The Lone Ranger lives by a code of conduct, laid down by his creators, George W. Trendle and Fran Striker in 1933. This conduct consists of two major parts: the Lone Ranger Creed and a set of guidlines intended to be used by writers when creating Lone Ranger stories, in order to keep the character consistent through different media.
The Creed Edit
That to have a friend, a man must be one.
That all men are created equal and that everyone has within himself the power to make this a better world.
That God put the firewood there but that every man must gather and light it himself.
In being prepared physically, mentally, and morally to fight when necessary for that which is right.
That a man should make the most of what equipment he has.
That 'This government, of the people, by the people and for the people' shall live always.
That men should live by the rule of what is best for the greatest number.
That sooner or later ... somewhere ... somehow ... we must settle with the world and make payment for what we have taken.
That all things change but truth, and that truth alone, lives on forever.
In my Creator, my country, my fellow man."
The Guidelines Edit
The Lone Ranger is never shown without his mask or some sort of disguise.
With emphasis on logic, The Lone Ranger is never captured or held for any length of time by lawmen, avoiding his being unmasked.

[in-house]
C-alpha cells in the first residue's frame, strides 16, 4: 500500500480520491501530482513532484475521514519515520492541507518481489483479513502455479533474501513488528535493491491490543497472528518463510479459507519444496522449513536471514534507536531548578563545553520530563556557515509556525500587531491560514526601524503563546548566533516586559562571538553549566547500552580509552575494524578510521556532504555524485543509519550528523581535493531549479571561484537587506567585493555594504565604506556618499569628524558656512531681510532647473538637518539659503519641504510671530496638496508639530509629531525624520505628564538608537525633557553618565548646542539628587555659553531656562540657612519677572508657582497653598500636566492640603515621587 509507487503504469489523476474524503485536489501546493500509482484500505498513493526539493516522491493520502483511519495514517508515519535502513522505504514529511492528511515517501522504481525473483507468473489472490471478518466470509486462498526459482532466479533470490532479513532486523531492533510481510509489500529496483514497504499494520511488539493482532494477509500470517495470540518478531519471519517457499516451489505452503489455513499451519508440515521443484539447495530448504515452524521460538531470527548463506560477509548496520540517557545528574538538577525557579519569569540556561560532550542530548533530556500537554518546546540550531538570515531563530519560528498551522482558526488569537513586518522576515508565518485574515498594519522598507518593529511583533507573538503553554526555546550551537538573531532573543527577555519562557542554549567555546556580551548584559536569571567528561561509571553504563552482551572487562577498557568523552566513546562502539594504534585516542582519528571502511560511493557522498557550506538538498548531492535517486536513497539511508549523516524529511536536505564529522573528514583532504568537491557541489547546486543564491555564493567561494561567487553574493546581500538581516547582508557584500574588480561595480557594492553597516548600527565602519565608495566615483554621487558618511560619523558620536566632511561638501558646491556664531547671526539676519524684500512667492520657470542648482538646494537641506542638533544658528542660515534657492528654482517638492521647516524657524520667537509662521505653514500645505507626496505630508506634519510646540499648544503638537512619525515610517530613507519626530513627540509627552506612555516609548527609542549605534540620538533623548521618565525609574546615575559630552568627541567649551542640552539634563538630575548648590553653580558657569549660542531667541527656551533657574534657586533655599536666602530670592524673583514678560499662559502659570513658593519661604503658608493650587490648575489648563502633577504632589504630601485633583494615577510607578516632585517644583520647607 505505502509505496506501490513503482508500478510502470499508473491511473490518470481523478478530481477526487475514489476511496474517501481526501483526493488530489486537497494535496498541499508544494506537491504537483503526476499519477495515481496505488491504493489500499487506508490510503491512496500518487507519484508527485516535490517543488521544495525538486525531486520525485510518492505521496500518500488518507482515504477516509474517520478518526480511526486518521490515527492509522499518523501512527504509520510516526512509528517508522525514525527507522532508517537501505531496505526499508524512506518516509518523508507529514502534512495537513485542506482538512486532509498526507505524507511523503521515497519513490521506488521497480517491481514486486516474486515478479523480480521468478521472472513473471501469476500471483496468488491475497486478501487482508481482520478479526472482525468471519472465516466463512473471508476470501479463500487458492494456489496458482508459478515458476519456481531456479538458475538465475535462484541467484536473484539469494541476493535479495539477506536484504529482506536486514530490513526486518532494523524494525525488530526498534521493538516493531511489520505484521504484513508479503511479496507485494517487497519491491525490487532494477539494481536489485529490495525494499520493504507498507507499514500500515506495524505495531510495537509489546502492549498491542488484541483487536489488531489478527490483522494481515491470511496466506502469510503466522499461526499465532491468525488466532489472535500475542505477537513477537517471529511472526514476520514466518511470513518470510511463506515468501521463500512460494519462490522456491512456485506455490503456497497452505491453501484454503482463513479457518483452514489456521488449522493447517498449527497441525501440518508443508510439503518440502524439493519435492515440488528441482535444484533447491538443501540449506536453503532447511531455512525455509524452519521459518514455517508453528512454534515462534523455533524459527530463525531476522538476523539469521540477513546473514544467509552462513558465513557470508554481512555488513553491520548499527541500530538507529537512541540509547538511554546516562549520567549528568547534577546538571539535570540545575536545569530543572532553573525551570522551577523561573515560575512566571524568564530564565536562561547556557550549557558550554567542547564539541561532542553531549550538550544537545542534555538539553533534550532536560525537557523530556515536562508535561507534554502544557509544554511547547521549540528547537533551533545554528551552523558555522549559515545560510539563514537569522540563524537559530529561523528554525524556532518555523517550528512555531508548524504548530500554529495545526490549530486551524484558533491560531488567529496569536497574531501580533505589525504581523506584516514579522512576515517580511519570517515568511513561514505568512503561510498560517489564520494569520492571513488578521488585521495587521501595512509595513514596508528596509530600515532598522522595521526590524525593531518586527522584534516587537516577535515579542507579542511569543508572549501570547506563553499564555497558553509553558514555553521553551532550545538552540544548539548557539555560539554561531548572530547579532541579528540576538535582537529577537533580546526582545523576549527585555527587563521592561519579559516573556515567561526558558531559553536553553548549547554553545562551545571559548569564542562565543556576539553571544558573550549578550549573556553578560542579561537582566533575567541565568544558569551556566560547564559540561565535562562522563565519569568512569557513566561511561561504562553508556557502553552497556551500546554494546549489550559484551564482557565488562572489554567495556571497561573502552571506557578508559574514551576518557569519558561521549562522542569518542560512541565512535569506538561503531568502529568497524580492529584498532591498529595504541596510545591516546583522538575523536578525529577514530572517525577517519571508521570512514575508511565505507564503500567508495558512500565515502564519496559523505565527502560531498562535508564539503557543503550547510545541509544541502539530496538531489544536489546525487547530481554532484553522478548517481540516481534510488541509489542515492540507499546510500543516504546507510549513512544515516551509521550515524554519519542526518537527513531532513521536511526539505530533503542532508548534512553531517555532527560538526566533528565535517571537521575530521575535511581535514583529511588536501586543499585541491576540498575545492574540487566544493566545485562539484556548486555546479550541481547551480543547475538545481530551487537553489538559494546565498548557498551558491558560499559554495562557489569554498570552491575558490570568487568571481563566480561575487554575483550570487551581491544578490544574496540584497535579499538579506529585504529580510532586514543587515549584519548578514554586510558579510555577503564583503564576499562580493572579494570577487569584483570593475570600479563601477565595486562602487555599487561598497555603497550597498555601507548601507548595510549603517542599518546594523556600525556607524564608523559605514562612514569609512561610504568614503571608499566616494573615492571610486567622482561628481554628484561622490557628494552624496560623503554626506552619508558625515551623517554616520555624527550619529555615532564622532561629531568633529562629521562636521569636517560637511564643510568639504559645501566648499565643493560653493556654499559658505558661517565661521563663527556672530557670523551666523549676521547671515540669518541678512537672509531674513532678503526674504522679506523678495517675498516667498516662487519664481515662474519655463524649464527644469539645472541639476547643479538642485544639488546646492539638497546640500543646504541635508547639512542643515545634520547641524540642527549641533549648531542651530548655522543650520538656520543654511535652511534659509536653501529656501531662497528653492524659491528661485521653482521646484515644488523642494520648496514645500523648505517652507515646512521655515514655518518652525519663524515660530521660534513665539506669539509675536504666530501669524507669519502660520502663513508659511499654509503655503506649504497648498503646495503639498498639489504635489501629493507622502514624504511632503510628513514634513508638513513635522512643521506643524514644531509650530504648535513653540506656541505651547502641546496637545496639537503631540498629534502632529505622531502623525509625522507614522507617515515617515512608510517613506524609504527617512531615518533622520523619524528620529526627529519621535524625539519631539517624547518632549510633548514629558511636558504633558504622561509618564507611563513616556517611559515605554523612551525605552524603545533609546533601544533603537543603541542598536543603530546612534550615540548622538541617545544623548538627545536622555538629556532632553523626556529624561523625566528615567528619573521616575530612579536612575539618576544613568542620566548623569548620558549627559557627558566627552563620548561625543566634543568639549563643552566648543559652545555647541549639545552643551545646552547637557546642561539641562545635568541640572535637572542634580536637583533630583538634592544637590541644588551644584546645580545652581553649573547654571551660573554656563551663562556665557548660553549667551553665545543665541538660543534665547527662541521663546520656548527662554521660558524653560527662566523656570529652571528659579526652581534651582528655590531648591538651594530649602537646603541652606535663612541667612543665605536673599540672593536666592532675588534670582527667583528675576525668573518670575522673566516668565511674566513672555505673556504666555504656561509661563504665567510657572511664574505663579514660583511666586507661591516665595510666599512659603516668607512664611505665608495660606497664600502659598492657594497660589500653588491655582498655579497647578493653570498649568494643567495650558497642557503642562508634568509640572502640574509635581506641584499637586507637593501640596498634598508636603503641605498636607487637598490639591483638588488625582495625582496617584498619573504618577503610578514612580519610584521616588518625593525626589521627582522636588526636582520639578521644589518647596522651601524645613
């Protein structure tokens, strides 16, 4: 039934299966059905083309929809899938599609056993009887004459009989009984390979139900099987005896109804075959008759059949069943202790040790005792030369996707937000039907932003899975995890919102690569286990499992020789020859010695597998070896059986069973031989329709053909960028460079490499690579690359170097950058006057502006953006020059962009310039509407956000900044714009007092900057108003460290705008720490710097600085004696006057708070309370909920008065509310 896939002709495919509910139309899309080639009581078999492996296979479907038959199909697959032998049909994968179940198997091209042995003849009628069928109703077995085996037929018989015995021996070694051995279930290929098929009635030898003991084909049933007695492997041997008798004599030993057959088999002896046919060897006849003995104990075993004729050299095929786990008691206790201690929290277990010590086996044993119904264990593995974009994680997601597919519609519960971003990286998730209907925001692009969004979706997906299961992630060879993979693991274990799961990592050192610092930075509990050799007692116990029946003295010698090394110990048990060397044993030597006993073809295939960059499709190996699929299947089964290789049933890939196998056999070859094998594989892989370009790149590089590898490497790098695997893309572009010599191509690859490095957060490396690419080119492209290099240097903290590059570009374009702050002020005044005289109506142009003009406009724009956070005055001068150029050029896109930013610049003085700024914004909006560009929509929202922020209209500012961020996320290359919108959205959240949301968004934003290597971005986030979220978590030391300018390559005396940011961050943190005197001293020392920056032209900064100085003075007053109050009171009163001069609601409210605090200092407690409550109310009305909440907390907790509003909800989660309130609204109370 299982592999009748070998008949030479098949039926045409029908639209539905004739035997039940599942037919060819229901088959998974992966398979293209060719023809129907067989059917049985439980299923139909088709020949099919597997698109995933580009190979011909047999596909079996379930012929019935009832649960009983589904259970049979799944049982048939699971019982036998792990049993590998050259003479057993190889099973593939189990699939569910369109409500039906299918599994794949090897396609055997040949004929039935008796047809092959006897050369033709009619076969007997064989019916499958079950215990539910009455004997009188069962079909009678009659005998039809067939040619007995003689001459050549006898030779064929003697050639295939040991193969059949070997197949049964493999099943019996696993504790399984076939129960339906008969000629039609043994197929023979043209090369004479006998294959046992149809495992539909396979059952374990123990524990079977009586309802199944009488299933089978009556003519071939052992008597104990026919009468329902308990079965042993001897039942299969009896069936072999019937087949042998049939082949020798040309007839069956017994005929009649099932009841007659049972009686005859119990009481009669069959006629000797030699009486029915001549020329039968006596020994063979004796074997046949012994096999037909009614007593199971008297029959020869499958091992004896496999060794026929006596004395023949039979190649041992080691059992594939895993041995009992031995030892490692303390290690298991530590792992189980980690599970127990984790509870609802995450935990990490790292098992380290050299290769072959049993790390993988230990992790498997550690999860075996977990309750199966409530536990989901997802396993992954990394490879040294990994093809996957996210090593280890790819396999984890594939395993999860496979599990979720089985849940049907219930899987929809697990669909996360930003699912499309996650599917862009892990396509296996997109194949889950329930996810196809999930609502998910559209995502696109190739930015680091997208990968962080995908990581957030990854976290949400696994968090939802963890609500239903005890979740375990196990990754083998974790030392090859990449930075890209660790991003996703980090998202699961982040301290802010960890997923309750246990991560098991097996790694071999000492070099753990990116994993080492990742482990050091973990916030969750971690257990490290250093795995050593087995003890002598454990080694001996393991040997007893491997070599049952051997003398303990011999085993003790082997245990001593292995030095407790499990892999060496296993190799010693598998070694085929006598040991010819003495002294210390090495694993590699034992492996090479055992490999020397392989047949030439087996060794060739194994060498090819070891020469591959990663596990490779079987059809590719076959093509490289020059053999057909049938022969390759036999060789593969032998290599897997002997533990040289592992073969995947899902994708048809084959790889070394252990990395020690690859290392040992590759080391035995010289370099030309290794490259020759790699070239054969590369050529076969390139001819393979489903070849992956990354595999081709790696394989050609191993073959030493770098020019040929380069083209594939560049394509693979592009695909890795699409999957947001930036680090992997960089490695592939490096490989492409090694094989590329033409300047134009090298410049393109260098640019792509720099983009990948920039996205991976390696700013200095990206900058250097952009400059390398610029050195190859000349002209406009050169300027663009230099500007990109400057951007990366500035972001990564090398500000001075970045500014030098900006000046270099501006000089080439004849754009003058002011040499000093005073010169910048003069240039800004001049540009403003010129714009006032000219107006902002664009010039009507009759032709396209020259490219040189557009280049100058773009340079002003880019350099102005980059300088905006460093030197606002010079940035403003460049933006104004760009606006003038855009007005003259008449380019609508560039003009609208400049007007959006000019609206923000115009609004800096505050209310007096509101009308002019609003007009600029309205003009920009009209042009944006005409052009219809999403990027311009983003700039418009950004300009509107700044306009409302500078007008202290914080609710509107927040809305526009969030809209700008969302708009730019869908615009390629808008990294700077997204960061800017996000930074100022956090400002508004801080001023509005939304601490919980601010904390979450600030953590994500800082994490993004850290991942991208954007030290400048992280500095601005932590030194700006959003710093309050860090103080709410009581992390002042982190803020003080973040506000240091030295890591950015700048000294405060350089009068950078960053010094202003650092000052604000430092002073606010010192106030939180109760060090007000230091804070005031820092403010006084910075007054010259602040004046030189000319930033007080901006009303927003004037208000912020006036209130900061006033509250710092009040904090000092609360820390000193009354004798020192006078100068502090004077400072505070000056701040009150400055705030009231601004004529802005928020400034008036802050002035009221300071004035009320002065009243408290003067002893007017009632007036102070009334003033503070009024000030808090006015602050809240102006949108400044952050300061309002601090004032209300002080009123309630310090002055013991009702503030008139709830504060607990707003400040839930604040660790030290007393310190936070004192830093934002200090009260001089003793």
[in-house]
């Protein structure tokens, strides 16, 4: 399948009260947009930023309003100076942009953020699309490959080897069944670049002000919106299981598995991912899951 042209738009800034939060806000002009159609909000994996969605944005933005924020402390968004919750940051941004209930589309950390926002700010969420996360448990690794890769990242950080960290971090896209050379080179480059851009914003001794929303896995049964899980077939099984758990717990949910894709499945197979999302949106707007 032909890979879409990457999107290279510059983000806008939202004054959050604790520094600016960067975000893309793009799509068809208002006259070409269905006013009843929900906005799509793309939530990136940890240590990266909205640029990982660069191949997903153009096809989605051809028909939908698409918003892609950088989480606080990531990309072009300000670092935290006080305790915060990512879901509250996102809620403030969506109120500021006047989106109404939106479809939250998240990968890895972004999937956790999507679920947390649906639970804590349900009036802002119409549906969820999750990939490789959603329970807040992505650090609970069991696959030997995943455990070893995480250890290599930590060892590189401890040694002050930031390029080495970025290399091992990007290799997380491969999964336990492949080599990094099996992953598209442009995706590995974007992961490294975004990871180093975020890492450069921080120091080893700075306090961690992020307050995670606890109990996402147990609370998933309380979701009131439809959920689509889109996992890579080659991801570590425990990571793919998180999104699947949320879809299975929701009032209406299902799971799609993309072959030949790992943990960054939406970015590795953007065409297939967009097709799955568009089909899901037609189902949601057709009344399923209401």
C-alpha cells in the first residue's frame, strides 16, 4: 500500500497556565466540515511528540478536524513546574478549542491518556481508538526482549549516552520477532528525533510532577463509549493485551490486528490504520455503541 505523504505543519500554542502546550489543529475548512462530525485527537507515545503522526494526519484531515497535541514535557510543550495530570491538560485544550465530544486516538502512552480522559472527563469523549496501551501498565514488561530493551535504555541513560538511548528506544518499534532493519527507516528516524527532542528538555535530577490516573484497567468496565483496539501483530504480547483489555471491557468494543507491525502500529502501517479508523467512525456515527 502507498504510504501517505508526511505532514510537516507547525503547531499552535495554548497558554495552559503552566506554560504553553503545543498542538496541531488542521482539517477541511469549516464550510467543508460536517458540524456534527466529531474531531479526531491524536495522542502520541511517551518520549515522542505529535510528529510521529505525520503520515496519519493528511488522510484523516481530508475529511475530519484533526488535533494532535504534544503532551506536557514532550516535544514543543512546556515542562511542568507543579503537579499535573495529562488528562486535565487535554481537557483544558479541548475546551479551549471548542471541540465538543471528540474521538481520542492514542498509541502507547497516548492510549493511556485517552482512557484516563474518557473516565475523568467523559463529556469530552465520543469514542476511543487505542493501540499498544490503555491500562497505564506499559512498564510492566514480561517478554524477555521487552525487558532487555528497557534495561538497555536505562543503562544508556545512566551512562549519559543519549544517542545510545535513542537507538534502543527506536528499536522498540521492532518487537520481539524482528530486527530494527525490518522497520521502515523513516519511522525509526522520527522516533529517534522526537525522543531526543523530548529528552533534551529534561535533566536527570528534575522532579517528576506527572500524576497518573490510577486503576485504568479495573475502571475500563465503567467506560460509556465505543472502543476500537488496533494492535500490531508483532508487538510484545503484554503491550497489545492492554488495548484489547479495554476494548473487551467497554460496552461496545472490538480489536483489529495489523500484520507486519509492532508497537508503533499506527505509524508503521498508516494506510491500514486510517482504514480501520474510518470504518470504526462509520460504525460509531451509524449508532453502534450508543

At all times, The Lone Ranger uses perfect grammar and precise speech completely devoid of slang and colloquial phrases.
Whenever he has to use guns, The Lone Ranger never shoots to kill, but rather only to disarm his opponent as painlessly as possible.
Logically, too, The Lone Ranger never wins against hopeless odds; i.e., he is never seen escaping from a barrage of bullets merely by riding into the horizon.
Even though The Lone Ranger offers his aid to individuals or small groups, the ultimate objective of his story is to imply that their benefit is only a by-product of a greater achievement -- the development of the West or our Country. His adversaries are usually groups whose power is such that large areas are at stake.
All adversaries are American to avoid criticism from minority groups.
Names of unsympathetic characters are carefully chosen, avoiding the use of two names as much as possible to avoid even further vicarious association. More often than not, a single nickname is selected.
Criminals are never shown in unenviable positions of wealth or power, and they never appear as either successful or glamourous.
The Lone Ranger does not drink or smoke, and saloon scenes are usually interpreted as cafes with waiters and food instead of bartenders and liquor.